By Chris Arnold
INDIANAPOLIS – A Senate committee passed a bill unanimously Tuesday that would make murderers eligible for the death penalty if they decapitate or attempt to decapitate a victim who is still alive.
Sen. Brent Steele, R-Bedford, authored Senate Bill 8 after he learned about an Oklahoma beheading last fall.
Steele said the bill is meant to clarify current law, which allows the death penalty in situations involving dismemberment and if the victim is burned, mutilated or tortured. The latter provisions were added by a law Steele authored when he was first elected and came after a Madison case in which a 12-year-old was tortured and murdered by a group of teen girls.
But Steele said it’s not clear whether those provisions would apply to a decapitation that occurs before death.
“It clarifies what has obviously been a problem in interpreting the language of disfigurement,” Steele said. He called decapitation one of the most gruesome ways to die and said it deserves life in prison or the death penalty.
A few members of the committee were confused about what is considered as decapitation. They had questions about whether slicing the throat or cutting the carotid artery would constitute an attempt to cut a head off. Steele said he did not believe those actions would fall under the provisions of the bill.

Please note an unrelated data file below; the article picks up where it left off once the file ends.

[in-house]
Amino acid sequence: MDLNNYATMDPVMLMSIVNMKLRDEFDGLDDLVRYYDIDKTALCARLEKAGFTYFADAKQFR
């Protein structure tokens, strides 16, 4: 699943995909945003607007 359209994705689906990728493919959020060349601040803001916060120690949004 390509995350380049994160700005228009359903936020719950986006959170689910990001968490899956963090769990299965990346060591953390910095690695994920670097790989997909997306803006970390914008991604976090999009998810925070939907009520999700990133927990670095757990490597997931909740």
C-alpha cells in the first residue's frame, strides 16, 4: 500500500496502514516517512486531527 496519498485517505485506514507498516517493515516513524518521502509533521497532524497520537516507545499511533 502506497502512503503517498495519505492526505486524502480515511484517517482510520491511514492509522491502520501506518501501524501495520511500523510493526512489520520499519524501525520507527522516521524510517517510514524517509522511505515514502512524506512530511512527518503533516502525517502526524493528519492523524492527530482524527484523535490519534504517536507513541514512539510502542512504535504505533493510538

Steele said he understands that decapitations are not frequent crimes and he said he hopes Indiana never sees anything like this.
“Nationally, since I filed the law, there have been four decapitations that I can find,” Steele said. “I would hope Indiana would not have any, but they may be become more frequent as times go on.”
Glenn Tebbe, a lobbyist for the Indiana Catholic Conference, spoke against the bill. He said that while he supports efforts to prevent the crimes, he also said there is a better way to handle such a situation.
The state can “honor the victim and society without resorting to the death penalty,” he said.
The bill will now move to the full Senate where it can be amended, but Steele said he’s confident it will pass into law.
“I believe it will,” said Sen. Steele. “I was the one that modified the statute to add burn, disfigure, or torture back in 1995 or (1996) and it sailed through both houses rather quickly and the governor signed it. So I don’t expect any problems here.”
Chris Arnold is a reporter for TheStatehouseFile.com, a news website powered by Franklin College journalism students.